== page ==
The Poor Man’s Massage
Ahhh foam rolling…The great alternative to a massage…But seriously!
If you don’t own a foam roller, I highly suggest ordering one and incorporating it into your daily routine. I got mine off Amazon and it’s a great investment, I promise you.
Foam rolling is the most common practice for Self-Myofacial Release (SMR), which gets rid of adhesions in your muscles and connective tissues.
What is fascia and what are the benefits?
Fascia is a collection of connective fibrous bands that surround your muscles and other internal organs. By using a foam roller, it will help stretch out your muscles and tendons but also really gets into those hard to reach areas, breaking down adhesions, knots and scar tissue. It’s a great tool to be used for injury prevention, recovery, blood circulation, flexibility and breaking up trigger points.
How it’s Done
By using your own body weight on the foam roller and focusing on tender areas, it will help break up knots within the muscle and help to release unwanted muscular tension. Once a tender spot is found it’s best to hold the pressure on the spot for about 30 seconds. It’s important to take your time rolling and not move too fast. You want to give your brain enough time to signal to your muscles to relax. I like to focus on my breathing and really try to let go and have my muscles relax while foam rolling. Also, be sure to avoid rolling directly on joints or bones.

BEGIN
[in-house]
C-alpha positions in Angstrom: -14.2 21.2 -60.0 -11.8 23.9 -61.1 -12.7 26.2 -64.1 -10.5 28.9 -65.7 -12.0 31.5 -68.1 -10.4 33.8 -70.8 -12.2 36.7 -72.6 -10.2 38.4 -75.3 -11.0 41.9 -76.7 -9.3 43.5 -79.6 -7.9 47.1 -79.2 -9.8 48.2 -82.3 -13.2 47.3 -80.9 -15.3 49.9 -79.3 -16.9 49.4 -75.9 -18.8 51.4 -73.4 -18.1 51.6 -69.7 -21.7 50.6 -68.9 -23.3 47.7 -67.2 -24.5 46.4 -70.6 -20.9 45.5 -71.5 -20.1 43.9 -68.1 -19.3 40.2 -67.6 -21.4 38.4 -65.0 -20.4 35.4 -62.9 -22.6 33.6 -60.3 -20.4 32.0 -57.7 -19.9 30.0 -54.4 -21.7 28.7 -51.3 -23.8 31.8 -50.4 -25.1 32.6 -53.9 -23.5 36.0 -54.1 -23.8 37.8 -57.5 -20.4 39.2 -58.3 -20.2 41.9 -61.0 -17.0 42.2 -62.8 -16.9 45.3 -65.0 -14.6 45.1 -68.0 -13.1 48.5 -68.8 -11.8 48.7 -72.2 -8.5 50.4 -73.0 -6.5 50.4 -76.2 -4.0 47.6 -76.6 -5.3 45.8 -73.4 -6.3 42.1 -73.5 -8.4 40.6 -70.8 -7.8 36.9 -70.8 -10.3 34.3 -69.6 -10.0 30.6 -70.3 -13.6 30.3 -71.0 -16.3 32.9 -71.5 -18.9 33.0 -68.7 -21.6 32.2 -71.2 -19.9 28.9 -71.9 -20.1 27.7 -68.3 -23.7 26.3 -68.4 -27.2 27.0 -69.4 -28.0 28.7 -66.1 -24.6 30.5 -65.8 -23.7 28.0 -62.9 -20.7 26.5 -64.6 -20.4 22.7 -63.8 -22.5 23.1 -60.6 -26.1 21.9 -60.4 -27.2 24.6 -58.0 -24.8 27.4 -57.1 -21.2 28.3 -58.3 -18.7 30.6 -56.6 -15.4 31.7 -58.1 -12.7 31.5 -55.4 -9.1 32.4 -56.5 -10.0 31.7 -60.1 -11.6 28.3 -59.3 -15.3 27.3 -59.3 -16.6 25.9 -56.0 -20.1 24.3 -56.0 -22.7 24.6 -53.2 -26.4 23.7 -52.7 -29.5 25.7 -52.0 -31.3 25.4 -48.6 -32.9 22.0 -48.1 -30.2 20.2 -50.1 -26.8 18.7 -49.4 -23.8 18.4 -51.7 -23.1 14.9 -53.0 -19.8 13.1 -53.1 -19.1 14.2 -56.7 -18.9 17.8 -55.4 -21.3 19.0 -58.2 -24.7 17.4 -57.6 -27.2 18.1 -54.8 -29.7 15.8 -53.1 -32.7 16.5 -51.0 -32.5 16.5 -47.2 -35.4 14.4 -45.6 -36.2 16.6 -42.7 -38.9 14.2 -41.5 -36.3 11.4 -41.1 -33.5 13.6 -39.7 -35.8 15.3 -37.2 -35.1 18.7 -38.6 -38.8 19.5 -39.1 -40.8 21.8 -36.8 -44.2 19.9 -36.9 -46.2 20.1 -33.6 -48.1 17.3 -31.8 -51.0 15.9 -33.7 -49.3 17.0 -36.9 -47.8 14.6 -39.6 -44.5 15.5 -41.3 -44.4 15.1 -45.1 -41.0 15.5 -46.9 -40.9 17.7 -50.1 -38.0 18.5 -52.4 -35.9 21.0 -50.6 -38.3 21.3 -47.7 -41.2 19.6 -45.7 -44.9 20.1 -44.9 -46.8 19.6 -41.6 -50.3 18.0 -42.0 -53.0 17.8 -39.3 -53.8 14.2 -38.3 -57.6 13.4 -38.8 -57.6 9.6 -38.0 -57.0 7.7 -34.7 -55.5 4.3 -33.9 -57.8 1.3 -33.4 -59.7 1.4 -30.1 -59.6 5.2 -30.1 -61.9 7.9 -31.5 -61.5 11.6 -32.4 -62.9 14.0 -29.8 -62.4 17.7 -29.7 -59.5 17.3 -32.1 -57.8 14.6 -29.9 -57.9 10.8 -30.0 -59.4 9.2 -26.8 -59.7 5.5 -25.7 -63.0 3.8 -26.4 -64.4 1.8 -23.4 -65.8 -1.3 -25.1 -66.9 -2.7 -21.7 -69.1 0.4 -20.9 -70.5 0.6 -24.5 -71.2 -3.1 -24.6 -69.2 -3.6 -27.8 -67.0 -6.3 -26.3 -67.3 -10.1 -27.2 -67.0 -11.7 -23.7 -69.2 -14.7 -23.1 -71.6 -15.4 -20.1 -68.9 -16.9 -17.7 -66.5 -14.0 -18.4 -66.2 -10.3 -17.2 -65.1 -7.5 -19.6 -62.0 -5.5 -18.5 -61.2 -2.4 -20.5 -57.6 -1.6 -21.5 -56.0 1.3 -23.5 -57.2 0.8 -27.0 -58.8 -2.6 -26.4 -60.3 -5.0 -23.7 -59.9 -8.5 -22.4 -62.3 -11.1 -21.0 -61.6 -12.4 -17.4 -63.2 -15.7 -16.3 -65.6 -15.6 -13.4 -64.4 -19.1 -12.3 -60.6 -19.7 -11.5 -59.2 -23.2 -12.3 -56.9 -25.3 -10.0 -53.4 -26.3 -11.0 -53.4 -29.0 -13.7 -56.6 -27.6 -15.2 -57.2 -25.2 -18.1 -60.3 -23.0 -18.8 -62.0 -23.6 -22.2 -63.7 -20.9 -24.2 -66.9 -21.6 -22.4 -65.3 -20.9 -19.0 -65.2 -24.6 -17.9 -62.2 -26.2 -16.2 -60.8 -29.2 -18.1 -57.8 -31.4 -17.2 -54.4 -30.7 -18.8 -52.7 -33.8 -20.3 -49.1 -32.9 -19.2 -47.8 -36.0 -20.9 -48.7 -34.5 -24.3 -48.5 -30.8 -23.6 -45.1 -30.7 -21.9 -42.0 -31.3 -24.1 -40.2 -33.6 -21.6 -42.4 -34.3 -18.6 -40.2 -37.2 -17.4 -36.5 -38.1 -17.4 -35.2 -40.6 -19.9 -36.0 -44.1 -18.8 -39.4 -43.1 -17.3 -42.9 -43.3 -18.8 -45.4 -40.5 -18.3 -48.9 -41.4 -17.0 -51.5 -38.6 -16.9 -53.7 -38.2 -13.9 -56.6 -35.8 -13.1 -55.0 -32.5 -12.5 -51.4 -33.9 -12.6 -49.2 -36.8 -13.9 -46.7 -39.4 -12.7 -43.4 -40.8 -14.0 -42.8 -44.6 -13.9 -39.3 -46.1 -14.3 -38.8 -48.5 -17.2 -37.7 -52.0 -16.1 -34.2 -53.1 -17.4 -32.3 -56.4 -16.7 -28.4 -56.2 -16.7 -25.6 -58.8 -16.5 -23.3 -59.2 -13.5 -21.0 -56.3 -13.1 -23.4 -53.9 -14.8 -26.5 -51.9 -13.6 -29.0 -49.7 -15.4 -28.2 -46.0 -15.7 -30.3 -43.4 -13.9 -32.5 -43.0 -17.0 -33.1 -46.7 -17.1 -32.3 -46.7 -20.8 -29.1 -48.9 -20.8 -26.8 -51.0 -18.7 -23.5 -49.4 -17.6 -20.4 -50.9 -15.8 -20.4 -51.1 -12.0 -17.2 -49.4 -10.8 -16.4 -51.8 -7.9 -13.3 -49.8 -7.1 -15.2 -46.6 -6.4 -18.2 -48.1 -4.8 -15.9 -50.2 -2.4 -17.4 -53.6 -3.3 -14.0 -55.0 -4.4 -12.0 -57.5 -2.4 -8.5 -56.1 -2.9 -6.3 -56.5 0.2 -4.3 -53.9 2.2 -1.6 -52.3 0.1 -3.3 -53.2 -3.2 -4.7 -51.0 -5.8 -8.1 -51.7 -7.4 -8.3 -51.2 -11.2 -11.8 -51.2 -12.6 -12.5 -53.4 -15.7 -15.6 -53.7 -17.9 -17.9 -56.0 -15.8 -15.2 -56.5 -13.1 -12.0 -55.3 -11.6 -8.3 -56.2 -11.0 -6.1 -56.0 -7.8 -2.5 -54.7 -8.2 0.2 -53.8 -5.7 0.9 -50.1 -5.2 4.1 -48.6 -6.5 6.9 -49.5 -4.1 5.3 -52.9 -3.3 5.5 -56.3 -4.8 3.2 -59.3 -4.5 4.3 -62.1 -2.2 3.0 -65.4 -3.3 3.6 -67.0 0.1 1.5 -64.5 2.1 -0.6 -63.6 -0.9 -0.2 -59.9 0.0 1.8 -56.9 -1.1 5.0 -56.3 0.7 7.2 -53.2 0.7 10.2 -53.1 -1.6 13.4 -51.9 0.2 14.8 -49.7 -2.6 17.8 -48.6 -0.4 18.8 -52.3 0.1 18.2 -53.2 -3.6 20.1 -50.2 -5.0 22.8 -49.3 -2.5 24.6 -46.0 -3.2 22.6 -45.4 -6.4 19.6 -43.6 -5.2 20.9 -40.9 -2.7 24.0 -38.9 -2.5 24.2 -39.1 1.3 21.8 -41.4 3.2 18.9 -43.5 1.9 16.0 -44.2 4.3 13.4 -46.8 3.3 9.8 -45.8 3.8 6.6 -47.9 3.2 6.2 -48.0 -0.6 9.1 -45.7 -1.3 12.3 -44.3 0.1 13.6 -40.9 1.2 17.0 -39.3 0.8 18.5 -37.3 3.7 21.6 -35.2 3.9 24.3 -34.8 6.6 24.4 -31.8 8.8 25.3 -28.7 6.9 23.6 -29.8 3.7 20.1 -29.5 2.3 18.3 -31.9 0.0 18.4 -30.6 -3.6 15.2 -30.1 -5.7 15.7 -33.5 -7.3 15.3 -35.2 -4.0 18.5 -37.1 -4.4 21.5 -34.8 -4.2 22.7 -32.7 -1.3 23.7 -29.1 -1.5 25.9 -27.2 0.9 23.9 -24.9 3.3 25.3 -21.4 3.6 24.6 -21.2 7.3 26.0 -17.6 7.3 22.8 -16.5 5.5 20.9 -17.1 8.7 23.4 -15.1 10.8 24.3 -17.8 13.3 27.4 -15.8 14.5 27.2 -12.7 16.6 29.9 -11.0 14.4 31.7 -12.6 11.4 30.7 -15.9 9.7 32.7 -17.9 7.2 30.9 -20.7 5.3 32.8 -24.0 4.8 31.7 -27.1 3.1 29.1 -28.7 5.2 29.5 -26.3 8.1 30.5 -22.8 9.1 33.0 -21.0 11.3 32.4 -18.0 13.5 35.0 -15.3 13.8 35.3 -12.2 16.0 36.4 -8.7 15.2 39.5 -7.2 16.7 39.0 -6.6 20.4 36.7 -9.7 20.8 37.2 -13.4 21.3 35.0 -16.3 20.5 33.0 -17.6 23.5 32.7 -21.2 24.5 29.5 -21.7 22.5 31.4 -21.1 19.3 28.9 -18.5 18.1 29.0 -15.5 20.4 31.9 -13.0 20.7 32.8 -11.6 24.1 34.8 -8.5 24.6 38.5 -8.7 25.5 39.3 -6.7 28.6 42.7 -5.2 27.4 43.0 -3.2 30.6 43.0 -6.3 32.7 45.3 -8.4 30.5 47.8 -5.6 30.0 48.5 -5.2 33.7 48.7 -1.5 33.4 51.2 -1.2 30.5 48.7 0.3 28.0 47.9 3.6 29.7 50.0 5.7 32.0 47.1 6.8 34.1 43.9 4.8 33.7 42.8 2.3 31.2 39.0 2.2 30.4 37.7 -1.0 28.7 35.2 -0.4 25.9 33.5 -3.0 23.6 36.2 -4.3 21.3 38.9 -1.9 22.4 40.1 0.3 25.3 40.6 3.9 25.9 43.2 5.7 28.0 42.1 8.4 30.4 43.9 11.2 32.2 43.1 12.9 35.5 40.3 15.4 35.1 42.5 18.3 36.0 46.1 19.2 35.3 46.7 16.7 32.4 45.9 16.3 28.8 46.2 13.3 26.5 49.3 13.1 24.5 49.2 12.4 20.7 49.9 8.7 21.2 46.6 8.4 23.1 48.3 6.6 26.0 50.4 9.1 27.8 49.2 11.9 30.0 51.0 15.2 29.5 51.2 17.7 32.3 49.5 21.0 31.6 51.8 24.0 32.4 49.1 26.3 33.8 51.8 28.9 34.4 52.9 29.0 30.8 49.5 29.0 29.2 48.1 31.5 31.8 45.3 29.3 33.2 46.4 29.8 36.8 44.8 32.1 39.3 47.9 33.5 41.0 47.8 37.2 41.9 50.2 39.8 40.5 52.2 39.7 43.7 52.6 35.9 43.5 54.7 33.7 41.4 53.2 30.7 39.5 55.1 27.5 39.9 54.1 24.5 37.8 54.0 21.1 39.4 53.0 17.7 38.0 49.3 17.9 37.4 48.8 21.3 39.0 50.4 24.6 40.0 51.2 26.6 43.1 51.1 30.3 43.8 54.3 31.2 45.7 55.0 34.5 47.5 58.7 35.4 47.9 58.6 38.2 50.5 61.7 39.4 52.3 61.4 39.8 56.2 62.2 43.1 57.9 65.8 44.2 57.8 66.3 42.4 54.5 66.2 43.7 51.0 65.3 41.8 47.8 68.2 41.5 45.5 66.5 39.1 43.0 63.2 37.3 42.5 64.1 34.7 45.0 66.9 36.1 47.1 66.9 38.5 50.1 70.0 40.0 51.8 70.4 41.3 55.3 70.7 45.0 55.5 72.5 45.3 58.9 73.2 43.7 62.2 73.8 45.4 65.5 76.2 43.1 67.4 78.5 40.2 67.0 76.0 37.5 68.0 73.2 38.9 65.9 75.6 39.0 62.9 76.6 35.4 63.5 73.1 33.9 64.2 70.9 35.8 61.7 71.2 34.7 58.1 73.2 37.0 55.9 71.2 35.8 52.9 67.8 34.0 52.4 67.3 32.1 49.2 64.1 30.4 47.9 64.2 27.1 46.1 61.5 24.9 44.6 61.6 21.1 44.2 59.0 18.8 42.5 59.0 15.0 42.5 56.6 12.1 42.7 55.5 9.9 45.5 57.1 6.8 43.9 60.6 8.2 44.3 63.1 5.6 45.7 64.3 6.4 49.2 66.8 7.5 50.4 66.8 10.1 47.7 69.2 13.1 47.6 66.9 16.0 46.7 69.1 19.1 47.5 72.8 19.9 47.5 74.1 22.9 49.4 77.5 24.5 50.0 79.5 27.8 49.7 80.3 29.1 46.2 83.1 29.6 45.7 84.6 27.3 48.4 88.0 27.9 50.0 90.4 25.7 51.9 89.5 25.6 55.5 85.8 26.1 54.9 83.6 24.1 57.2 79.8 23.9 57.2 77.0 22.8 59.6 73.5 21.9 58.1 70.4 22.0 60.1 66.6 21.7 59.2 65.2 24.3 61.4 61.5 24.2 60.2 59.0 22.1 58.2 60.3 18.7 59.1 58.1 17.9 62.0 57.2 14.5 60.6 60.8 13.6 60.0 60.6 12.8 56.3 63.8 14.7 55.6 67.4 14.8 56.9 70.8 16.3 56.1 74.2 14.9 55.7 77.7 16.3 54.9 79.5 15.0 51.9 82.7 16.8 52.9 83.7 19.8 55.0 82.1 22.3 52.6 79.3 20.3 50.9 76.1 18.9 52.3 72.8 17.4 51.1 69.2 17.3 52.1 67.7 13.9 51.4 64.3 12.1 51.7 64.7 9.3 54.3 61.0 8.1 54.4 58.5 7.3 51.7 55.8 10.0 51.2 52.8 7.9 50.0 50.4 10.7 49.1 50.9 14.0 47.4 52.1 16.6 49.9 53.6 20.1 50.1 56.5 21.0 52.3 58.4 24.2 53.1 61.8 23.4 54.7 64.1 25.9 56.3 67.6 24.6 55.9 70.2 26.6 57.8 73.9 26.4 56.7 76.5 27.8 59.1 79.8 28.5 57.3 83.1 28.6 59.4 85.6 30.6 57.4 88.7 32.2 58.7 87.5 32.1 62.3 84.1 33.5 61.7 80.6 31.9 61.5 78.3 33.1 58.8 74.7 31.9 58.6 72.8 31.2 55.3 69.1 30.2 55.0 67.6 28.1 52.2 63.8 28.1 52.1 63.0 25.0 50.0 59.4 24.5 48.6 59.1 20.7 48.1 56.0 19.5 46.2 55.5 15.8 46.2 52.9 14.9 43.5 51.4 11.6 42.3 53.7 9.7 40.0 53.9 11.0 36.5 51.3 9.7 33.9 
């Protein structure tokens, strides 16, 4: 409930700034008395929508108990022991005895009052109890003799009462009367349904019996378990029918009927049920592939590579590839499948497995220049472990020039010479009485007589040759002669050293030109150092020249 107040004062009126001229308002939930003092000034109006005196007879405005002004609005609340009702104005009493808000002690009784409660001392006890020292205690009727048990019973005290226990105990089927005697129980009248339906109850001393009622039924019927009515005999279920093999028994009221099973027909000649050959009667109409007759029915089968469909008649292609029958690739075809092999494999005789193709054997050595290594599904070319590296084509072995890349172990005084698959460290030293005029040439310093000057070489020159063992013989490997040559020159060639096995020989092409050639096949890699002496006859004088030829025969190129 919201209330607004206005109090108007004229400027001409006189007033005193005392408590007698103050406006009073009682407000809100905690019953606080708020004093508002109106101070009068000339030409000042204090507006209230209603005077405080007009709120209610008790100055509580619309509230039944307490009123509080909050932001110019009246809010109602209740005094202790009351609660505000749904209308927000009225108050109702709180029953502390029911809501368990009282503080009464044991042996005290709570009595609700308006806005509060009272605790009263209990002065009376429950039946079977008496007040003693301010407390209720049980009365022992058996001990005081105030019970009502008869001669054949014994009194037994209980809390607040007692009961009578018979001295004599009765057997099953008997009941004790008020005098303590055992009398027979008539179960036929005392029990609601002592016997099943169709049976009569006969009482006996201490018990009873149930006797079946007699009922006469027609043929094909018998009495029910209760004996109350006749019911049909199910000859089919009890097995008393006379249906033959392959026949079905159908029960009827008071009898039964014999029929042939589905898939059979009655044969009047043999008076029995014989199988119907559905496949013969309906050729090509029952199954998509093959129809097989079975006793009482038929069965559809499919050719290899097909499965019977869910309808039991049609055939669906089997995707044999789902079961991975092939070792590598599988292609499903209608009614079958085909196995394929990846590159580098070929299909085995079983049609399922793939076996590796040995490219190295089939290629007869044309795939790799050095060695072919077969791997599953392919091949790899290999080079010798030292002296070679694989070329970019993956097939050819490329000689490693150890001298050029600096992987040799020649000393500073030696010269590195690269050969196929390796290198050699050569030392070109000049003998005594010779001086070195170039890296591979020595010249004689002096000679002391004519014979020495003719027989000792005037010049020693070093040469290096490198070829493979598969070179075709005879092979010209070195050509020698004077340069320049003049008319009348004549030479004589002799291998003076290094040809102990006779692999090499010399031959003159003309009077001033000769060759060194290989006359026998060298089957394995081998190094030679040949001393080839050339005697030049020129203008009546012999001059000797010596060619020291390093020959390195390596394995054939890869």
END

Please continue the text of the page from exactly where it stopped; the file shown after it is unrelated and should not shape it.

But it hurts!
Yes, the same reason why people get deep tissue massages is because it hurts. But it’s a good kind of hurt where you know there will be a greater benefit. Our body naturally wants to be healthy and strong, but because of training, nutrition, stress, flexibility, posture, and other lifestyle factors, sometimes we need to give our body a little extra help. By foaming rolling, we can control our healing and recovery process by applying pressure to these “trigger point” locations. By releasing these trigger points we help to re-establish better range of motion, and work toward enhancing our bodies performance. The deep compression of SMR will allow normal blood flow to return and aid in the recovery of healthy tissue.
Pre or Post Workout?
If you have the time, it’s beneficial to foam roll both before and after a workout. Pre-workout foam rolling helps to increase blood flood and help release knots in soft tissue, which will enhance performance. Post-workout foam rolling helps assist in recovery by aiding circulation and returning tissue to a relaxed state. If you only have time for one, however, I would definitely recommend foam rolling BEFORE your workout.
Even when I am not on “leg day,” I still foam roll them out everyday. I do a lot of driving for work, so my IT band is always tight. I usually start at my calves, and work my way to my IT band, quads, hamstrings, inner thighs and then finish with glutes.
Foam rolling is a great (and cheaper) alternative to a massage therapist. Try it out if you haven’t before. Trust me, your body will thank you!
*From top left clockwise I am hitting my quads, IT band, hamstrings and glutes.